In 1903, Boddington still produced two Stouts: SS (Single Stout) and DS (Double Stout) at 1052º and 1069º, respectively. It looks like they dropped the latter and renamed SS simply Stout.
There’s no way that you could have called a beer with a gravity of just 1054º a Stout in 1914. Whitbread’s Porter, for example, was 1052º in 1914. Which has got me thinking more about Porter and its fate. It’s looking more and more as if, rather than disappearing, Porters were just relabelled as Stouts.
Let’s crack on with the grist, which is pretty exciting but also includes a big problem. The percentage of base pale malt is pretty low, only a third of the grist. Two other malts make up most of the rest: amber and high-dried. The percentage of amber malt is very high, making me wonder if this might be a diastatic form. Then there’s the high-dried.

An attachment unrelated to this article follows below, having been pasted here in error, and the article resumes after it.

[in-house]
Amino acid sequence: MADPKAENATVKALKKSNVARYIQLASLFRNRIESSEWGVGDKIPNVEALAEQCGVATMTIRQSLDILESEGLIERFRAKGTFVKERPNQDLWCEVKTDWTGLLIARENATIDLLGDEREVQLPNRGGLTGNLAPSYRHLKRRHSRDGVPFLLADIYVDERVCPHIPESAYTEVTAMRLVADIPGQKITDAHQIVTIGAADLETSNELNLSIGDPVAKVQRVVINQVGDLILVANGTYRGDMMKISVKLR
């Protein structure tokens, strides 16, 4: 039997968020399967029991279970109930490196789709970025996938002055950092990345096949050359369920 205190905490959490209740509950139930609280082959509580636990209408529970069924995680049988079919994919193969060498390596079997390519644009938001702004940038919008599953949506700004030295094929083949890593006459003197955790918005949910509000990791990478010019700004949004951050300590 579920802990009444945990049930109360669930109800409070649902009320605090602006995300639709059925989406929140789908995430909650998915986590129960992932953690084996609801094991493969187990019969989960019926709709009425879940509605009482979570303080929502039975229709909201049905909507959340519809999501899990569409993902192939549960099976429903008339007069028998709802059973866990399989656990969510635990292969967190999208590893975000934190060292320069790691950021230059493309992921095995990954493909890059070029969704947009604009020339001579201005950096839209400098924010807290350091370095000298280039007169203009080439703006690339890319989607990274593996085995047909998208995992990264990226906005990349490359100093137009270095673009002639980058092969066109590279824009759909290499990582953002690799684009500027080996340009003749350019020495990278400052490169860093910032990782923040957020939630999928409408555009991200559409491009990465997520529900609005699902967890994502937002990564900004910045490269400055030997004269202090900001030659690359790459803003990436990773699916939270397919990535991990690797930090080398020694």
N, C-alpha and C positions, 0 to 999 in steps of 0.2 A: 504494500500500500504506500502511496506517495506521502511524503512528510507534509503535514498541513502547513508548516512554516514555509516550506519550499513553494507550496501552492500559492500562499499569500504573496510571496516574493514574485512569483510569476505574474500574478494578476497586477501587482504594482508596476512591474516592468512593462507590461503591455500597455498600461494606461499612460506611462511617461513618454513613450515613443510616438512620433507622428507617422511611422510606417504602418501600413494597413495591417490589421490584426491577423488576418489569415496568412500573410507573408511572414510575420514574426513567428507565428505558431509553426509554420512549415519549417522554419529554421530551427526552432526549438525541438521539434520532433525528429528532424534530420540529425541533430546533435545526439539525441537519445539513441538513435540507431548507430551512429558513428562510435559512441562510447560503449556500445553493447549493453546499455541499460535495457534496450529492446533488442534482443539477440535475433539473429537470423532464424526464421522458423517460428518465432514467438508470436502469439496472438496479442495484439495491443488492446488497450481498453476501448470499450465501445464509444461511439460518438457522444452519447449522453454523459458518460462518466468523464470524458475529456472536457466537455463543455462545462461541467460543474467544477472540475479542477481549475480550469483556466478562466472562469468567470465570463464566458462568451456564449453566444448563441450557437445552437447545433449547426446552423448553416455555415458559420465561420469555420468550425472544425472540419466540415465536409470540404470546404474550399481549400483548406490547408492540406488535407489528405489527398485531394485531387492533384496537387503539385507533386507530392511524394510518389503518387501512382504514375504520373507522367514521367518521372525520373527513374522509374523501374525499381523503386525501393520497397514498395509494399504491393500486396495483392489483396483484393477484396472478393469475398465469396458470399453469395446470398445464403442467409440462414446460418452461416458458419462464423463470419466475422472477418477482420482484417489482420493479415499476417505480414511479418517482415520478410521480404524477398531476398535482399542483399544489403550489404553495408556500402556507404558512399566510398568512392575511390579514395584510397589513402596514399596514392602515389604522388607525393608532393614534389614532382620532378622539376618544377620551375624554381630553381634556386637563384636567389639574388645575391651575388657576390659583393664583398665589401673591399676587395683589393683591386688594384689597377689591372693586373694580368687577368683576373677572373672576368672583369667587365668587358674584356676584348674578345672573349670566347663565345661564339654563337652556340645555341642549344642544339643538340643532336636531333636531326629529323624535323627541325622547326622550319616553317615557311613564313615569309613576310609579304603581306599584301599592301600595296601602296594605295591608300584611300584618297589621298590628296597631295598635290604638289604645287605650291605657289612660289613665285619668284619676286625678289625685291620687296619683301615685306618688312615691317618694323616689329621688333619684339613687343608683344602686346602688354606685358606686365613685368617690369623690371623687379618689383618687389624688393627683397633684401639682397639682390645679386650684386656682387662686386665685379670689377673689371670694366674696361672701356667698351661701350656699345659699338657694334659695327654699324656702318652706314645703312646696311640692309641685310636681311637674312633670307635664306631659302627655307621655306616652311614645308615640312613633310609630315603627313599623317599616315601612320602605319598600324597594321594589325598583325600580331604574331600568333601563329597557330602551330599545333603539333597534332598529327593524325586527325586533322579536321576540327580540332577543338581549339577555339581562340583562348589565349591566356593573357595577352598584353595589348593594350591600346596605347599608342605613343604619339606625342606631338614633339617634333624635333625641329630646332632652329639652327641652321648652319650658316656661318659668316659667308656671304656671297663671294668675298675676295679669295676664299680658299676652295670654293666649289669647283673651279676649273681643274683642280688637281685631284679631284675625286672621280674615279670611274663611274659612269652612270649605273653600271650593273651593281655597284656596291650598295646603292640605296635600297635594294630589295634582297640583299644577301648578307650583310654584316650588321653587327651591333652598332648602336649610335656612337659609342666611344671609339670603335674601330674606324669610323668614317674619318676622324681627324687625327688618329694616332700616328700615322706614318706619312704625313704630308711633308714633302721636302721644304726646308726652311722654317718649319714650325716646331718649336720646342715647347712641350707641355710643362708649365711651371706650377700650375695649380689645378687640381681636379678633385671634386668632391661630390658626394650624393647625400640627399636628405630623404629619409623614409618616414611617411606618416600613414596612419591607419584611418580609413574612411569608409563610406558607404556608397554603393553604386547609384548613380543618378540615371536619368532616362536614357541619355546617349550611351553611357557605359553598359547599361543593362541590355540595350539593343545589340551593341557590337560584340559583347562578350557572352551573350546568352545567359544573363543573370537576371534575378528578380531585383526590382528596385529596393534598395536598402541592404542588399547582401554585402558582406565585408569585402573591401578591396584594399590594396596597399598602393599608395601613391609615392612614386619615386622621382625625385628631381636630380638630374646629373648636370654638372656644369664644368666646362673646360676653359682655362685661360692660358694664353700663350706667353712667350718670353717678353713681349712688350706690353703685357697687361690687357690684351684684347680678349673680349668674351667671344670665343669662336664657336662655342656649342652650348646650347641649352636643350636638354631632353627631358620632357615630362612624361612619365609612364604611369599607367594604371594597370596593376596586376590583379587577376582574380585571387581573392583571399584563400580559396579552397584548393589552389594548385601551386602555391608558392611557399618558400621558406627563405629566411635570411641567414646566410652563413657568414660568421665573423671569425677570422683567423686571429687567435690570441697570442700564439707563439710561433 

I really don’t know what the best substitute for this malt is. I’m tempted to go with a dark Munich malt, but I’m really not sure how close that is. If you have a better idea, let me know.
The sugar in this beer is something described as “UI”. At least UI think that’s what it says. The handwriting is pretty bad. I’ve replaced it with No. 3 invert. Though it might have been something closer to No. 4 invert.
As with all Boddingtons records, the logs only tell me that the hops were English and Californian.
|1914 Boddington Stout|
|pale malt||4.25 lb||34.55%|
|black malt||0.05 lb||0.41%|
|amber malt||3.50 lb||28.46%|
|high dried malt||3.50 lb||28.46%|
|No. 3 invert sugar||0.75 lb||6.10%|
|caramel 2000 SRM||0.25 lb||2.03%|
|Cluster 185 mins||0.50 oz|
|Fuggles 90 mins||0.50 oz|
|Fuggles 60 mins||0.50 oz|
|Fuggles 30 mins||0.50 oz|
|Mash at||150º F|
|Sparge at||168º F|
|Boil time||135 minutes|
|pitching temp||63º F|
|Yeast||Wyeast 1318 London ale III (Boddingtons)|